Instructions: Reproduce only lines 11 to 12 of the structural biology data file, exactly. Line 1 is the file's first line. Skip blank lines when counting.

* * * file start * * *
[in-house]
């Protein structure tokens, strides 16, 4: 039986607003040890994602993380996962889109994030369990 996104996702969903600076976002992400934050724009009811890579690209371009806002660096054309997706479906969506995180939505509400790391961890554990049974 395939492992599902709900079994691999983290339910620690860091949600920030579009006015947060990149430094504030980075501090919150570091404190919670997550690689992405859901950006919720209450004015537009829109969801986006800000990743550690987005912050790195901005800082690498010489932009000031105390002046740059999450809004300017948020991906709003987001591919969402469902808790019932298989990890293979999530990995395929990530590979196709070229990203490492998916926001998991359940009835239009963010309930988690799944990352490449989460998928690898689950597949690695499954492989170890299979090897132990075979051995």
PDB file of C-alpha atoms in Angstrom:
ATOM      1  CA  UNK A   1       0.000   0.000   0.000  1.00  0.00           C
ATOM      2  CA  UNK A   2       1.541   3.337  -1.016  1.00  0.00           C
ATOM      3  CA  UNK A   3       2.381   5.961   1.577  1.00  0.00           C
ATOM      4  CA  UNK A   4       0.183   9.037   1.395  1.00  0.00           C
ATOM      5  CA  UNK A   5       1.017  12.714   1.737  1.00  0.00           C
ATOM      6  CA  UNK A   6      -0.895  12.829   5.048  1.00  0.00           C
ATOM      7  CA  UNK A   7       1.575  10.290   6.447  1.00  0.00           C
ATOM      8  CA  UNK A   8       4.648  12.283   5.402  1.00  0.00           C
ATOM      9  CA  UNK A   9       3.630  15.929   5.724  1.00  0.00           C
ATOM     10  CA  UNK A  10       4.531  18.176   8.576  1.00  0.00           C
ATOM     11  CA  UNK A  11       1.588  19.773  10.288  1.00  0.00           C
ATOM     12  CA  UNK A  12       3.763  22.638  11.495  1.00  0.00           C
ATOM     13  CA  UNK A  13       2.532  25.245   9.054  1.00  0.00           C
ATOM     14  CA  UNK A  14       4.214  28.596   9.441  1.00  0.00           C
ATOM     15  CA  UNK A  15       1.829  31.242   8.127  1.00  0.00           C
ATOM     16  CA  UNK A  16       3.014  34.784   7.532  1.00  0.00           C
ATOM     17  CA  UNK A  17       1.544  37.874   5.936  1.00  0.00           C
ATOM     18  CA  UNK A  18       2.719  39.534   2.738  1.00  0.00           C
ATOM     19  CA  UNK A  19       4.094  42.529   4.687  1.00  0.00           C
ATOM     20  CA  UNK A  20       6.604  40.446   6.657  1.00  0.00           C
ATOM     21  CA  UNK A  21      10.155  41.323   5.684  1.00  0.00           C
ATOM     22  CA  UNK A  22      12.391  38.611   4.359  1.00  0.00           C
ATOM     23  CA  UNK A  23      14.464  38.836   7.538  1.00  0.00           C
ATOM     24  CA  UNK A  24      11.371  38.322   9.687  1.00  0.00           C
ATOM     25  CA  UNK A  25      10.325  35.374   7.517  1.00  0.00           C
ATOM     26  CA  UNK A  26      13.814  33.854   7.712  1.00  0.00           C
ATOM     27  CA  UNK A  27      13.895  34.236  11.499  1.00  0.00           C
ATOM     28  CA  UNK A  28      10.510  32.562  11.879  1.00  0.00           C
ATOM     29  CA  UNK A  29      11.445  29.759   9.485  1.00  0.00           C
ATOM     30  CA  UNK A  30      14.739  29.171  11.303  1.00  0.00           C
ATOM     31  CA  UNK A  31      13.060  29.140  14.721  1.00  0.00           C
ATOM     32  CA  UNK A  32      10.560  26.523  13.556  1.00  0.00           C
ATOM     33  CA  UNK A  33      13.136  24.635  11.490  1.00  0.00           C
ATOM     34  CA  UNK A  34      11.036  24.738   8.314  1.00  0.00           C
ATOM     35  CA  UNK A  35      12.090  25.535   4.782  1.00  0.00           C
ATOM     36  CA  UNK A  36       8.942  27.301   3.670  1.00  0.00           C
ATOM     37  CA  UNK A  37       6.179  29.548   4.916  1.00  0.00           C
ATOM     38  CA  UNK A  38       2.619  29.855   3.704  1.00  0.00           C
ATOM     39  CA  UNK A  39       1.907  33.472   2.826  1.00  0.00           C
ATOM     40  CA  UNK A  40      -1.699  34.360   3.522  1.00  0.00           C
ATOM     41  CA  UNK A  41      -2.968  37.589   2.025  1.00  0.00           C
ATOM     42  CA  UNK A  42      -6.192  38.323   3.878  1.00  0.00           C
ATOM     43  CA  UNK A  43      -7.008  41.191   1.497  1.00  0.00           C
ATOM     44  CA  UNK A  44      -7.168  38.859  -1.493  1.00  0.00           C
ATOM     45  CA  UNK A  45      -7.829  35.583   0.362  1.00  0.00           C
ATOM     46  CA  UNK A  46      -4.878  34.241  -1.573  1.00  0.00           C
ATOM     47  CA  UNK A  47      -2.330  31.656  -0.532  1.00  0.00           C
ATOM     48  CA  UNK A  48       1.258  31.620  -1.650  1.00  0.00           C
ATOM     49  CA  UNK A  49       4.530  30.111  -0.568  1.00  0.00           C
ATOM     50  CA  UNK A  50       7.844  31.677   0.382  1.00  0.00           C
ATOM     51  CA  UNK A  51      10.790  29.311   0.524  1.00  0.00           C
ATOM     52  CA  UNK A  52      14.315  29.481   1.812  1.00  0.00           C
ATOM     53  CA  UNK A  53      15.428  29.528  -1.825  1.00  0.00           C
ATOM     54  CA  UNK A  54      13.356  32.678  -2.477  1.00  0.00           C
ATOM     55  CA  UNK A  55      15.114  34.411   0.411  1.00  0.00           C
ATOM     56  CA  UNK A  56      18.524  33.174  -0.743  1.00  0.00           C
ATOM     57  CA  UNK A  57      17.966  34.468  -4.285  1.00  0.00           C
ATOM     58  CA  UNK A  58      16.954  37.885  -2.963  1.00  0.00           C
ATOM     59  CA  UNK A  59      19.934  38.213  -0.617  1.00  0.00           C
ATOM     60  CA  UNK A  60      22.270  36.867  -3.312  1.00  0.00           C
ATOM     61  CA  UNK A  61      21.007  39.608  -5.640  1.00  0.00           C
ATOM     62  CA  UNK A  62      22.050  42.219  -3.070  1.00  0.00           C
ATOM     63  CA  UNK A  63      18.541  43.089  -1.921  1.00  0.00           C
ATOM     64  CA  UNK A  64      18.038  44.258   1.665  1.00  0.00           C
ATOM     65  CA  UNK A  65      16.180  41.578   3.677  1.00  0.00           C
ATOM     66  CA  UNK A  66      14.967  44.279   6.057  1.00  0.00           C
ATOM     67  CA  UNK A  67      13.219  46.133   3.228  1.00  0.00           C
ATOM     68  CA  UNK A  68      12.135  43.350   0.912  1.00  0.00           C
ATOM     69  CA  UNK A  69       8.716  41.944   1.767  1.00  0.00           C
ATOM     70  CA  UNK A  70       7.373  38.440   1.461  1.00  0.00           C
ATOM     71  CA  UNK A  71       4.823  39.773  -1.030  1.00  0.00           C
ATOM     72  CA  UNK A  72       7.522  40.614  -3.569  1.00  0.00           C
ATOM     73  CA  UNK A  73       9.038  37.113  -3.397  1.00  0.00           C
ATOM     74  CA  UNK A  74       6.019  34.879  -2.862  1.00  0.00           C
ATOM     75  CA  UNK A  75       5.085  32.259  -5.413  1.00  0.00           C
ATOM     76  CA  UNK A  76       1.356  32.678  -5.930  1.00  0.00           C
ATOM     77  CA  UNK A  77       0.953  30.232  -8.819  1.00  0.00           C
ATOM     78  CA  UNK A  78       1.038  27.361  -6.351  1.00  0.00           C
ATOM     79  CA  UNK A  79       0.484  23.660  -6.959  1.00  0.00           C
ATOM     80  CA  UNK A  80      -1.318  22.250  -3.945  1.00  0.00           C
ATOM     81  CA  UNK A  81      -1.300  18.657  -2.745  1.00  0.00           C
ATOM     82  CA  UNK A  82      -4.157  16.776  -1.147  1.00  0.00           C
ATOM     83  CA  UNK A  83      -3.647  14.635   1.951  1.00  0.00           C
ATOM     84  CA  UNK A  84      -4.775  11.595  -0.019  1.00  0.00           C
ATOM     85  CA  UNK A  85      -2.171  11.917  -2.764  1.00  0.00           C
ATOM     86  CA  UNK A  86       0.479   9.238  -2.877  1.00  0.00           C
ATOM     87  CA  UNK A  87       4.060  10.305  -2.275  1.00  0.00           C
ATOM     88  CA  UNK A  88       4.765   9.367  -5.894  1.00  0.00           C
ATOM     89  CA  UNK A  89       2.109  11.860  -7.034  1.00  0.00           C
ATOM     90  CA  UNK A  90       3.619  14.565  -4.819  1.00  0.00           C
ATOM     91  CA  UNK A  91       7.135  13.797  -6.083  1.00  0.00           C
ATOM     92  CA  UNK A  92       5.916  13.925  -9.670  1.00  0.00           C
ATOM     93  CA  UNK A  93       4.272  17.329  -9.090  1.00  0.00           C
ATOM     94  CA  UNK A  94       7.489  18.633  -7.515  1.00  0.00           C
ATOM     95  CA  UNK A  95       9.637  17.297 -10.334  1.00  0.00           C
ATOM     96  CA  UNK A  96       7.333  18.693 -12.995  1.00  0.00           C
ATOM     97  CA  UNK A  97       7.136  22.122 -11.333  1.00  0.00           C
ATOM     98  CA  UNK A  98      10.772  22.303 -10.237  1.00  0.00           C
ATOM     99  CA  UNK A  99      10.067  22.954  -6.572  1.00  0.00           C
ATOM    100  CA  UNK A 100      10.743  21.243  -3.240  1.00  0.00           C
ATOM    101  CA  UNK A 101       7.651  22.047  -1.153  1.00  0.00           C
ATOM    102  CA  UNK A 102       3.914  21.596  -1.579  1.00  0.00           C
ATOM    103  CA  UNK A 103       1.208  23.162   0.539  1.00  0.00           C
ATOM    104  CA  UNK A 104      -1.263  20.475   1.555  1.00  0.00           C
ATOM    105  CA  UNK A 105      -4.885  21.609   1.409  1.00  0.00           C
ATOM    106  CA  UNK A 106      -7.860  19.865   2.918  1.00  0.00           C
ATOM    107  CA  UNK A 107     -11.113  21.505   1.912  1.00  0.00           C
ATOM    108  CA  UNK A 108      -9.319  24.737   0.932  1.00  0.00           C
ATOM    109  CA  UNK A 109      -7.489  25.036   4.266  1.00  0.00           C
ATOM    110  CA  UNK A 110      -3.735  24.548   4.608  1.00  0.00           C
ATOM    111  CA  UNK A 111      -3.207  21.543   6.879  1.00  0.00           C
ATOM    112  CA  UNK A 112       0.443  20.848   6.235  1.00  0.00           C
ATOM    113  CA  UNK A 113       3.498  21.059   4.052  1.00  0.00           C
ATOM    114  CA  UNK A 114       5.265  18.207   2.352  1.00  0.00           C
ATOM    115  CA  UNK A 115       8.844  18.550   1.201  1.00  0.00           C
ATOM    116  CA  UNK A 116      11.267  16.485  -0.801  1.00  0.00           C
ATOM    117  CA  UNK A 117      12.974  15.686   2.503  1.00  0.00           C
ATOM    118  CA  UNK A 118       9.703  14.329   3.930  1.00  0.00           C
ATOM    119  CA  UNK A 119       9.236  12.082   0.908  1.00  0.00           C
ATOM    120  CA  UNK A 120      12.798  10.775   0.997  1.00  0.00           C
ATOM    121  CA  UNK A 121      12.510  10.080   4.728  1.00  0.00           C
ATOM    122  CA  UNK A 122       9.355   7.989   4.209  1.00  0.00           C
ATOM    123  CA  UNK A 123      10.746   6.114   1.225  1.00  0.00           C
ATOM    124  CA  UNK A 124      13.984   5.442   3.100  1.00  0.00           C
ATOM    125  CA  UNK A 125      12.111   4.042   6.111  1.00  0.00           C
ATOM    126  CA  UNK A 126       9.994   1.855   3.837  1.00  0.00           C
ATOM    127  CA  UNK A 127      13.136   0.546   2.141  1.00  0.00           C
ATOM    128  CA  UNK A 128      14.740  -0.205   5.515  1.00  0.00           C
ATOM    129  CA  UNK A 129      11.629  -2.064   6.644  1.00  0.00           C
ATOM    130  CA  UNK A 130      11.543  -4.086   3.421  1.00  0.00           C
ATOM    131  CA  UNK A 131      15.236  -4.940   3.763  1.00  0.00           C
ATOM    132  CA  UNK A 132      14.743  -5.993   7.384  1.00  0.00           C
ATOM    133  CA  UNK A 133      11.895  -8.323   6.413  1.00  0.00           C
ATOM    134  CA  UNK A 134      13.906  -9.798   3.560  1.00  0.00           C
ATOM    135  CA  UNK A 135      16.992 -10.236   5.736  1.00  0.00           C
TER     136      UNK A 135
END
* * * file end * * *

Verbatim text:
ATOM      8  CA  UNK A   8       4.648  12.283   5.402  1.00  0.00           C
ATOM      9  CA  UNK A   9       3.630  15.929   5.724  1.00  0.00           C